The Ladies of the Hermitage

Written by  Andrea Ghisellini

Irina Artemieva and Francesca Cappelletti are hoping to make Ferrara a great workshop of art, research and restoration linking Russia and Italy.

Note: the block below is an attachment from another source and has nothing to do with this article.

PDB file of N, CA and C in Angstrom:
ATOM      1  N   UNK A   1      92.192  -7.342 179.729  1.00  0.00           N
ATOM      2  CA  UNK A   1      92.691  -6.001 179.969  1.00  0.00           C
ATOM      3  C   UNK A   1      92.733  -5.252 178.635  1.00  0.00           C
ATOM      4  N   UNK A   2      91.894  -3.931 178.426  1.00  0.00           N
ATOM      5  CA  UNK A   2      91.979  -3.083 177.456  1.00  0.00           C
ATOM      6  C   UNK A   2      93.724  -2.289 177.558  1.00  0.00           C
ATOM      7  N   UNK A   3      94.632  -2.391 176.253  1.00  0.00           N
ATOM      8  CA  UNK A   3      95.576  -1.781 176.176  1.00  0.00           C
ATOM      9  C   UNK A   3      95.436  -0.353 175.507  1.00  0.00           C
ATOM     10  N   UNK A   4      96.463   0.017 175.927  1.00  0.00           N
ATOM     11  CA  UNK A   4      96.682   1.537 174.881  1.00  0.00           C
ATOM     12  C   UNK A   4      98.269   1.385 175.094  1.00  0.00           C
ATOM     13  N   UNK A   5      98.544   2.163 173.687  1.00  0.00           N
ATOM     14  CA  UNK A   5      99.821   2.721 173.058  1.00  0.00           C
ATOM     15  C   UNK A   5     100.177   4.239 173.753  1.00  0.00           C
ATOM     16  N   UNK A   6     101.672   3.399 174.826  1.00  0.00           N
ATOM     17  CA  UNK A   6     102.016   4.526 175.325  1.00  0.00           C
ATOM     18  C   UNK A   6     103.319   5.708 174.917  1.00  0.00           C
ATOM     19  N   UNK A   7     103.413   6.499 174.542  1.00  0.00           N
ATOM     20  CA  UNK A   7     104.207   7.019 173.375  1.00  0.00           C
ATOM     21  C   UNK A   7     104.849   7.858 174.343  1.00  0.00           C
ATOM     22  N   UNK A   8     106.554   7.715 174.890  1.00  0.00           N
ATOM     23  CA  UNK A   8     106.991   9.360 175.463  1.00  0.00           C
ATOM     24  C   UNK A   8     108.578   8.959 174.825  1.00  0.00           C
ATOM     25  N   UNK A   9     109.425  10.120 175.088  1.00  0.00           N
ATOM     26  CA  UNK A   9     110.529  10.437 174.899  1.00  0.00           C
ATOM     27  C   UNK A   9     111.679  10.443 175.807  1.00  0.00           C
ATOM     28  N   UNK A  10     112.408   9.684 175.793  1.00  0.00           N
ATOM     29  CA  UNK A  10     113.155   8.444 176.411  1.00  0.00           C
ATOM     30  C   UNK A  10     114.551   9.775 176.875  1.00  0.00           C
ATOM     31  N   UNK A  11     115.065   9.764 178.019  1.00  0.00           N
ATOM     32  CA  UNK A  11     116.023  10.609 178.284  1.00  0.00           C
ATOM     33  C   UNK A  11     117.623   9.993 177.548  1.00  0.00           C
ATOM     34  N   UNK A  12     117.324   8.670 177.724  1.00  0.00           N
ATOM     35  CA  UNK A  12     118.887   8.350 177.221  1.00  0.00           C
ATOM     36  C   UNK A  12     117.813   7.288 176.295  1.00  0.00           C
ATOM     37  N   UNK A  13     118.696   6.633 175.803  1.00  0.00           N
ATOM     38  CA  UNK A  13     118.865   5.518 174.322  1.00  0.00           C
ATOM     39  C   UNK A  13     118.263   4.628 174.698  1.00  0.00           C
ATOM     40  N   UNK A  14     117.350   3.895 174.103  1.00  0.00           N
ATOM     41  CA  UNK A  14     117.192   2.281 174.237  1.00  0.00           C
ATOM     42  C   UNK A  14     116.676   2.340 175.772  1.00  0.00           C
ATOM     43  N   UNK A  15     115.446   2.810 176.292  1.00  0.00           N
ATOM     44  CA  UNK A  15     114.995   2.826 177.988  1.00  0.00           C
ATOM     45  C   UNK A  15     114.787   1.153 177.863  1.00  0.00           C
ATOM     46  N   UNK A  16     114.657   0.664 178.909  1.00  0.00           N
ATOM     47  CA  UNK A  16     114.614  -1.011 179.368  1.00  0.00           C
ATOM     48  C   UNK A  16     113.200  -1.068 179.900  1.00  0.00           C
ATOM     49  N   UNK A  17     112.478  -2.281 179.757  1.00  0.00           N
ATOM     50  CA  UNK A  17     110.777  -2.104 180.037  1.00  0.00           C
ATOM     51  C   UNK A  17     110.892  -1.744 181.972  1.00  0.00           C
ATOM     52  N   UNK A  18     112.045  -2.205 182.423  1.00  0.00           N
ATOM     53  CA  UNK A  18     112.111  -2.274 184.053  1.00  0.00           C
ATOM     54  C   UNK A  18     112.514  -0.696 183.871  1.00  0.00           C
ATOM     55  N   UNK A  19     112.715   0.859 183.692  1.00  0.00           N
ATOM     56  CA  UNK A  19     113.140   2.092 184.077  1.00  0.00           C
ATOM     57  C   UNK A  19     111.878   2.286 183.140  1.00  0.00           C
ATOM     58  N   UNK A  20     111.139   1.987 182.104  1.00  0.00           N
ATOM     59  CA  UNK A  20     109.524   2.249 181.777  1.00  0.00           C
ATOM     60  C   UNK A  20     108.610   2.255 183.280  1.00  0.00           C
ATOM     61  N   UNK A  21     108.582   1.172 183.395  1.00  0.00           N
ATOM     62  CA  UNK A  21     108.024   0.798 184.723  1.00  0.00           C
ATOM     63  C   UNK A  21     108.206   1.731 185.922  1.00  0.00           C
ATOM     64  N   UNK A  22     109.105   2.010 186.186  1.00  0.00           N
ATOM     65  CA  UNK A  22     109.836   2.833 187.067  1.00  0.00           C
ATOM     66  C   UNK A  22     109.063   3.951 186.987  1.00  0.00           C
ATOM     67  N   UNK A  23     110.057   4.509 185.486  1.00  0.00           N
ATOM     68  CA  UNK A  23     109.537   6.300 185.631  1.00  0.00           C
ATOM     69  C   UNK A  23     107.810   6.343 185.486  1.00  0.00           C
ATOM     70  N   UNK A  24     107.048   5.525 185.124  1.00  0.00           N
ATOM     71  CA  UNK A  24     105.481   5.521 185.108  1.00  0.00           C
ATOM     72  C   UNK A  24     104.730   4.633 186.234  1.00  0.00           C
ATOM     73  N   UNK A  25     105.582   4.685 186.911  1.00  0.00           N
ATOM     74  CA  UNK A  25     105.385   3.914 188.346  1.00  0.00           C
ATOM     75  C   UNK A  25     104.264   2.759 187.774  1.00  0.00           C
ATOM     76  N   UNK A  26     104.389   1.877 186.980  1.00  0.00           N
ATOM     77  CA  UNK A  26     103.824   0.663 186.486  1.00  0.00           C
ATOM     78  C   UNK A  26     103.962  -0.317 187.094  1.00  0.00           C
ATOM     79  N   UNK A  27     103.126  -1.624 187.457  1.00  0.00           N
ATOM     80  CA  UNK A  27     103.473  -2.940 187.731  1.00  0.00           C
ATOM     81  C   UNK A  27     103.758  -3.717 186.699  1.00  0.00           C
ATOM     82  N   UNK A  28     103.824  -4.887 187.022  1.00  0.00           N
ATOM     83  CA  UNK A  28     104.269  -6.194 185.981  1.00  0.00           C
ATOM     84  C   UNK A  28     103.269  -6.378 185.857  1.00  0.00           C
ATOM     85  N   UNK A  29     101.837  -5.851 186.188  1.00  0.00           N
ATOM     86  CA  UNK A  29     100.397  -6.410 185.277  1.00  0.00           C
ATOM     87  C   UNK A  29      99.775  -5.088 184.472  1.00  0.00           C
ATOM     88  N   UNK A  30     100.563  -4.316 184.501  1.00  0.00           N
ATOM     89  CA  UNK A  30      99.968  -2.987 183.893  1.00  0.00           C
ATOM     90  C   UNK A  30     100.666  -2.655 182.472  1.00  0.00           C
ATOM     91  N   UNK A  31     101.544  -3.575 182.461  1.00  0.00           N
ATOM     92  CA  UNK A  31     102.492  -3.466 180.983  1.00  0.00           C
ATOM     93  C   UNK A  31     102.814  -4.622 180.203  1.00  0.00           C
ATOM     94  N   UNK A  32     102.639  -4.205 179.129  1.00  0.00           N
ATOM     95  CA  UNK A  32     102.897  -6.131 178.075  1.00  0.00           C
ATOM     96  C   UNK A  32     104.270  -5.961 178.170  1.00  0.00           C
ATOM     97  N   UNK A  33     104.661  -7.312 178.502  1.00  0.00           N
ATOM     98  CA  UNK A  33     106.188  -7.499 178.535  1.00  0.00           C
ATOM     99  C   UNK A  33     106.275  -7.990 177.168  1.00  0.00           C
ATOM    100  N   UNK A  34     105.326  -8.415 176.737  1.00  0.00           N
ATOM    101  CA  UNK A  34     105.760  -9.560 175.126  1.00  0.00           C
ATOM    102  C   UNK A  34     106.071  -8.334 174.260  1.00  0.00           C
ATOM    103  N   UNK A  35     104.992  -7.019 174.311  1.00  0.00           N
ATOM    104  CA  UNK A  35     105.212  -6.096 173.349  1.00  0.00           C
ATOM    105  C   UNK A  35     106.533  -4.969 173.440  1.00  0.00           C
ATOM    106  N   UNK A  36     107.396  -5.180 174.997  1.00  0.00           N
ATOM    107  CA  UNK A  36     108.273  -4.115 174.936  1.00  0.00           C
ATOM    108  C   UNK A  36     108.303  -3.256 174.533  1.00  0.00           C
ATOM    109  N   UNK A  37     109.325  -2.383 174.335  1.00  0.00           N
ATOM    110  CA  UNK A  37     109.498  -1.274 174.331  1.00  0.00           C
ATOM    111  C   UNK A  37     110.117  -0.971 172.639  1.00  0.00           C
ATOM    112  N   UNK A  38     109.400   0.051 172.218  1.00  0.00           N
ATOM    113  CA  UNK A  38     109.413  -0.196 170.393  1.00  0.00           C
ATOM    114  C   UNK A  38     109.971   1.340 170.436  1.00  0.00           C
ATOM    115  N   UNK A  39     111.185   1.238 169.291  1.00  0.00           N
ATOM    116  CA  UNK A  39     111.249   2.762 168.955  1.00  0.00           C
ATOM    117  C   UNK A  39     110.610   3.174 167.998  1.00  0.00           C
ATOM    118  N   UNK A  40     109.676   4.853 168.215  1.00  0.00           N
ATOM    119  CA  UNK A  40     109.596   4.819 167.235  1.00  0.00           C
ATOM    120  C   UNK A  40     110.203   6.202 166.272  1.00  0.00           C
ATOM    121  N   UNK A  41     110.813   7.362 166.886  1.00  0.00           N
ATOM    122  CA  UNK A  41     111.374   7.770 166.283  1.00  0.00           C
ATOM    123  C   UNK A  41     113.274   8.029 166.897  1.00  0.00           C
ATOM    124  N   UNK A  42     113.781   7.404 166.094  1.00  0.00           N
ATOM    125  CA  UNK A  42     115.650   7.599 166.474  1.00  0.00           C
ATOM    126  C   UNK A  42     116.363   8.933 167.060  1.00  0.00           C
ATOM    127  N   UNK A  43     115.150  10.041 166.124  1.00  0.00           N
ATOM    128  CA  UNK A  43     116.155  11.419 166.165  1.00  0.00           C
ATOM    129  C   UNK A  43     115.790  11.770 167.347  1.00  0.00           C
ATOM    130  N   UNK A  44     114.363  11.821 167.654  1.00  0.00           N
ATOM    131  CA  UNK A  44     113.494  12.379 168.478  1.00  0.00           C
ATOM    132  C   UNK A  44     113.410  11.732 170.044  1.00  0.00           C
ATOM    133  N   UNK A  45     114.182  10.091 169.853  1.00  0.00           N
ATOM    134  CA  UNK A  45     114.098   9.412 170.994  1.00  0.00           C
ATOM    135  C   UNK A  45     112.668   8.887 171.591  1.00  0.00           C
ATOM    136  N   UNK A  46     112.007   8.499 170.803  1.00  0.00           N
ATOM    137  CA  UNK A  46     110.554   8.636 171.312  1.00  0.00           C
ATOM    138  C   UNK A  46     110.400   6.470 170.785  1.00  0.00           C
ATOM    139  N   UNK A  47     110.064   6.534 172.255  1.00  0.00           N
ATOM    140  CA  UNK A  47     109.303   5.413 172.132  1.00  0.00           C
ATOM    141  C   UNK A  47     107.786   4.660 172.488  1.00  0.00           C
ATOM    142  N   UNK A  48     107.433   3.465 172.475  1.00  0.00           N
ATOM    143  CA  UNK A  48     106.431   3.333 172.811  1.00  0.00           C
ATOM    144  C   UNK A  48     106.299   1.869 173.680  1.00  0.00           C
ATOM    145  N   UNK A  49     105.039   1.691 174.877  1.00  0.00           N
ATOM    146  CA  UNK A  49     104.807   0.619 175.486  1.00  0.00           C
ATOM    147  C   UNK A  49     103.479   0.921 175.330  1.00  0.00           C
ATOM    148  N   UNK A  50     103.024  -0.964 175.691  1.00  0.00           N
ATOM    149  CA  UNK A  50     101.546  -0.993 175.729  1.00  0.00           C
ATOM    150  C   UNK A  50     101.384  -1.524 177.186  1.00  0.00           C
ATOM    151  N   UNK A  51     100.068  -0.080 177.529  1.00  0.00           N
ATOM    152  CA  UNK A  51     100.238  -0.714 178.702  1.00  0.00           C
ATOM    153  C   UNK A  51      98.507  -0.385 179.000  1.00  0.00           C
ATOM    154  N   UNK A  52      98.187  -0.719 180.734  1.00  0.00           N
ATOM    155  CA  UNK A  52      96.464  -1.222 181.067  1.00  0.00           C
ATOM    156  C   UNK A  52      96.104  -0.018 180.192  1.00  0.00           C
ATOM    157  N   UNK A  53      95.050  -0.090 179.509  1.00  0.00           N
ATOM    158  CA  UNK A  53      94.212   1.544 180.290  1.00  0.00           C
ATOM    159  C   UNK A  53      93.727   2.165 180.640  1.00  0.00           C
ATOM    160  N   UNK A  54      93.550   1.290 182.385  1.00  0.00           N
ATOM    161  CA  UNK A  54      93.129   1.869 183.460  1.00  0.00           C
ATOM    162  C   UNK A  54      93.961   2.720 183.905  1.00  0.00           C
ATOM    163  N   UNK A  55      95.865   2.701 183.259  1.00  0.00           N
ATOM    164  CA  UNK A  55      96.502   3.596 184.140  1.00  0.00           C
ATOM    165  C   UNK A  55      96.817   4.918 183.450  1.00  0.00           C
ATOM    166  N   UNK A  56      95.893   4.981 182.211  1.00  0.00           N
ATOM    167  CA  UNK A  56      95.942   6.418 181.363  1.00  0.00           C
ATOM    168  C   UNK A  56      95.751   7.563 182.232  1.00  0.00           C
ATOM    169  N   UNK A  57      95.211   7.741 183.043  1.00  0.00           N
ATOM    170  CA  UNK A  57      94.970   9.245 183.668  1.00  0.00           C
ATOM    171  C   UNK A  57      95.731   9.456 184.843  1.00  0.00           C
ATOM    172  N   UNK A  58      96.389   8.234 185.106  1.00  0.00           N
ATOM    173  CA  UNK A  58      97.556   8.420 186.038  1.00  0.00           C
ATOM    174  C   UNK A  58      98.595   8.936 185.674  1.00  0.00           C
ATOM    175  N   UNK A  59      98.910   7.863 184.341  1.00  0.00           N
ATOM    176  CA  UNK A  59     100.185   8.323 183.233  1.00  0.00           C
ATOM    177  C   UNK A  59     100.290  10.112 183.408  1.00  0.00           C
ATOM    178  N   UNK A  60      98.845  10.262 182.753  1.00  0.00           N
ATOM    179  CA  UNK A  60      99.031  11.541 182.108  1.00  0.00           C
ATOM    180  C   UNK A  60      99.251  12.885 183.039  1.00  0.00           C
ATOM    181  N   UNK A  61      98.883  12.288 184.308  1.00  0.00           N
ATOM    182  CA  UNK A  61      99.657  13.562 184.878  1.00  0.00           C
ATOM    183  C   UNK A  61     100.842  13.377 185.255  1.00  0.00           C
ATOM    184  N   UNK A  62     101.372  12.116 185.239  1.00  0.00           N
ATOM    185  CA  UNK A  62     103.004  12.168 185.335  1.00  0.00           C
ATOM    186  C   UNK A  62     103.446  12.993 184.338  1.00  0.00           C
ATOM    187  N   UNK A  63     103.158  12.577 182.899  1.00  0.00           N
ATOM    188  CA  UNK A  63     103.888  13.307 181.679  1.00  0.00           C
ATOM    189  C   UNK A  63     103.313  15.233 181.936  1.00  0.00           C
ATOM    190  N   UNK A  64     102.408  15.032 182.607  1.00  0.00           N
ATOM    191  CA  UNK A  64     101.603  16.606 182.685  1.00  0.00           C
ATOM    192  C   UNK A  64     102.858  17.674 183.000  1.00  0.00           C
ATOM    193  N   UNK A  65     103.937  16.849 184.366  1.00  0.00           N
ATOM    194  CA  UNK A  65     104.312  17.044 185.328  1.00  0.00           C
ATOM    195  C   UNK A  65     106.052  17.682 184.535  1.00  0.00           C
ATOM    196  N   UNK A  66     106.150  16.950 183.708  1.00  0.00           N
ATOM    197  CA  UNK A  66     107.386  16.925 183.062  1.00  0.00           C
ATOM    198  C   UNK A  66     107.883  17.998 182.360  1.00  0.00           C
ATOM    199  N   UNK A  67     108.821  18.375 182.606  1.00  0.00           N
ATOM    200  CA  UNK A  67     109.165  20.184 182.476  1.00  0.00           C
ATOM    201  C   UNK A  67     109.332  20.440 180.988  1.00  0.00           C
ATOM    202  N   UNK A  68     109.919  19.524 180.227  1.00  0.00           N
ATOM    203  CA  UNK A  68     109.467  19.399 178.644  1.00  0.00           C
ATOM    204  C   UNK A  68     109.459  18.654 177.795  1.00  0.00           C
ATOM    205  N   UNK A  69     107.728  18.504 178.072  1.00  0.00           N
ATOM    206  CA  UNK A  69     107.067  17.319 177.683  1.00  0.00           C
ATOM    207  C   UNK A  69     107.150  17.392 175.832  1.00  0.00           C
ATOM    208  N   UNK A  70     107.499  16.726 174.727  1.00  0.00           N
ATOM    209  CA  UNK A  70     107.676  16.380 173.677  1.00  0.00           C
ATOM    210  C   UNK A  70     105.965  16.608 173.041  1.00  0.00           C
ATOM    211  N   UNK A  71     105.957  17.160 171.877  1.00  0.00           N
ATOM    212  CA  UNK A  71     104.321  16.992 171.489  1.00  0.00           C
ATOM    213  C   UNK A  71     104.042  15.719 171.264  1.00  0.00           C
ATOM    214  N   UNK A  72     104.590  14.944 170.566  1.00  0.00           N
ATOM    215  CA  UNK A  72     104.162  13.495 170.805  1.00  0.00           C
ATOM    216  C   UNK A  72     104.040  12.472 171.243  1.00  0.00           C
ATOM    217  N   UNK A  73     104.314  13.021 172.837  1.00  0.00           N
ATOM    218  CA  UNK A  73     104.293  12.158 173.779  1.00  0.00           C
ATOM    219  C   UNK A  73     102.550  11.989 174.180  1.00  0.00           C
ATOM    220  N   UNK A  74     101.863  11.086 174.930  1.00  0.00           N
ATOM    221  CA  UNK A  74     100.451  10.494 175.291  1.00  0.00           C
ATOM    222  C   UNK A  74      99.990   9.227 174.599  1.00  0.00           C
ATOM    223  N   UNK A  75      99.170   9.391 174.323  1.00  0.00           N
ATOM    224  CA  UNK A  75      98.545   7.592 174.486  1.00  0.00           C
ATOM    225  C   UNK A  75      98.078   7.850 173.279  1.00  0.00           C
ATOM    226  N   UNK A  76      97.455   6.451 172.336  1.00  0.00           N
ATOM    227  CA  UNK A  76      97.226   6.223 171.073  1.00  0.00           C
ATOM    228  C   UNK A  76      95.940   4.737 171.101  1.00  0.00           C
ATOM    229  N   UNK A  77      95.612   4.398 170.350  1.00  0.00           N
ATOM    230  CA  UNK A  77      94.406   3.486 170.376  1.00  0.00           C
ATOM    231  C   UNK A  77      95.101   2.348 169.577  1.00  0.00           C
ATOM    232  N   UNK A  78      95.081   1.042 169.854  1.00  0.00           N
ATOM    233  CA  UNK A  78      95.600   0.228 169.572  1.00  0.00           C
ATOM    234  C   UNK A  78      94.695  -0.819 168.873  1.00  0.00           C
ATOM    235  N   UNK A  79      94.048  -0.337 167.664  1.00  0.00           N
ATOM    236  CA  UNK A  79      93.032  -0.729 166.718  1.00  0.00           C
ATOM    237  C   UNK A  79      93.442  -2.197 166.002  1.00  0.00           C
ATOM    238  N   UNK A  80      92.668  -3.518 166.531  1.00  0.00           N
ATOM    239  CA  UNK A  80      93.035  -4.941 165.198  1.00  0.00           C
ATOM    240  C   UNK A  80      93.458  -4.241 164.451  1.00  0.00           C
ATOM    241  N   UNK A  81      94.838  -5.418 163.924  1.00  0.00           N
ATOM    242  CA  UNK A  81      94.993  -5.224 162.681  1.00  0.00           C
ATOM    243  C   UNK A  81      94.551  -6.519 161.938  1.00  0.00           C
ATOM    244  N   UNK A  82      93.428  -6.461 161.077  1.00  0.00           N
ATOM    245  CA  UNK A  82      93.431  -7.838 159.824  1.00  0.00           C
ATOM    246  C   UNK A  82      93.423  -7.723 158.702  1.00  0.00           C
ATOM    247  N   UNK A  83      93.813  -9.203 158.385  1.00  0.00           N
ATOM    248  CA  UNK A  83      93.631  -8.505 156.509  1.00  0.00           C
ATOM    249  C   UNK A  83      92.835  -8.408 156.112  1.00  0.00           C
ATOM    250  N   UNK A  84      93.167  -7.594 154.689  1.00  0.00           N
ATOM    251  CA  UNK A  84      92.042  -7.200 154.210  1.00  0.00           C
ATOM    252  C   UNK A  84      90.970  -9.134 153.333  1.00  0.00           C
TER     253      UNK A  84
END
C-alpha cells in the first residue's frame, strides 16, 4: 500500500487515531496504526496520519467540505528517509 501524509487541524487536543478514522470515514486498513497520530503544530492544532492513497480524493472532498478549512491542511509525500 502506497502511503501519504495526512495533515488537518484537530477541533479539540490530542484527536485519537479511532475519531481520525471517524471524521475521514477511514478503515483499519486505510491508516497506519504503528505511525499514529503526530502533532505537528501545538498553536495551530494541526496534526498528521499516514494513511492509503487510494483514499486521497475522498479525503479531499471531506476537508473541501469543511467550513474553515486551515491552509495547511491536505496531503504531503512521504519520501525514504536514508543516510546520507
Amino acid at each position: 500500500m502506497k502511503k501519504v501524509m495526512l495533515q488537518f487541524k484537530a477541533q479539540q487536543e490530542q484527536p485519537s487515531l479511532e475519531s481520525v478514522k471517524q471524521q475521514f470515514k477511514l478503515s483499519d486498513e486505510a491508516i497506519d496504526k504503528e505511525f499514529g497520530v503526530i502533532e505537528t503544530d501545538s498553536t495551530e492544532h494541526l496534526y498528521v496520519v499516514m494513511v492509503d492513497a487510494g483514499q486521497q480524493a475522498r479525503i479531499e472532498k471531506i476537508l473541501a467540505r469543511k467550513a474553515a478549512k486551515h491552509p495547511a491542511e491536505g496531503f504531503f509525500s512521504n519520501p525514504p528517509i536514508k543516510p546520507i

“An Academy in Italy? It is a dream which is finally being realised. A place dedicated to culture and research, where scholars and experts from our two countries can work together, deepening their respective knowledge.” In her brand new office on the piano nobile of the Castello Estense, 55-year old Irina Artemieva, vice-director of the Hermitage Museum in Saint Petersburg and Russian director of Hermitage Italia, has no doubts. “Since the period of Catherine the Great, our country has witnessed the development of a school of restoration which, in conservation terms, is based on the traditions fixed in the 1916 regulations, at one of the most important international conferences of the last century. Today a reciprocal exchange of experiences, with technological and methodological comparisons and updates, seems a truly valuable opportunity. At Ferrara we will be occupied above all with research and restoration, since the objective of our agreement is essentially scientific. And the exhibitions which we will organise will be connected to this work.” Francesca Cappelletti, the Italian director of Hermitage Italia, concurs. “The Study Centre inaugurated on 20 October by the President - explains Cappelletti, 43 year old lecturer in modern art at the University of Ferrara and originally from Rome - will be just this: a major opportunity for young researchers, for restoration laboratory staff in Italy and abroad, and for their pupils and students. A scientific workshop dedicated to study, conservation and the diffusion of an enormous heritage which is still largely unknown. We will follow the routes of the thousands of works which from the eighteenth century onwards began to circulate between Italy and Russia, following the journeys of major art merchants but also of leading noble and bourgeois families who over the years built a veritable treasury: paintings, panels, pictures of all kinds which finally ended in the salons or the storerooms of the Hermitage.” More than just restoration. Since among the “Ferrarese” objectives of the project, so to speak, is a determined effort to reconstitute the relationships which following the Devolution of the Duchy to the Pope in 1598 contributed to the artistic impoverishment and the decline of the city. This is an extraordinary opportunity, then, as is that of 5 April 2008 when an exhibition dedicated to Garofalo, one of the most important Ferrarese artists of the sixteenth century, will launch Hermitage Italia’s new season of major international events. Four major paintings will arrive from the museum on the River Neva: The Deposition of Christ, The Marriage at Cana, the Via Crucis and an allegory of the Old and New Testaments, which was rolled up for over 50 years and can finally be enjoyed once more after restoration.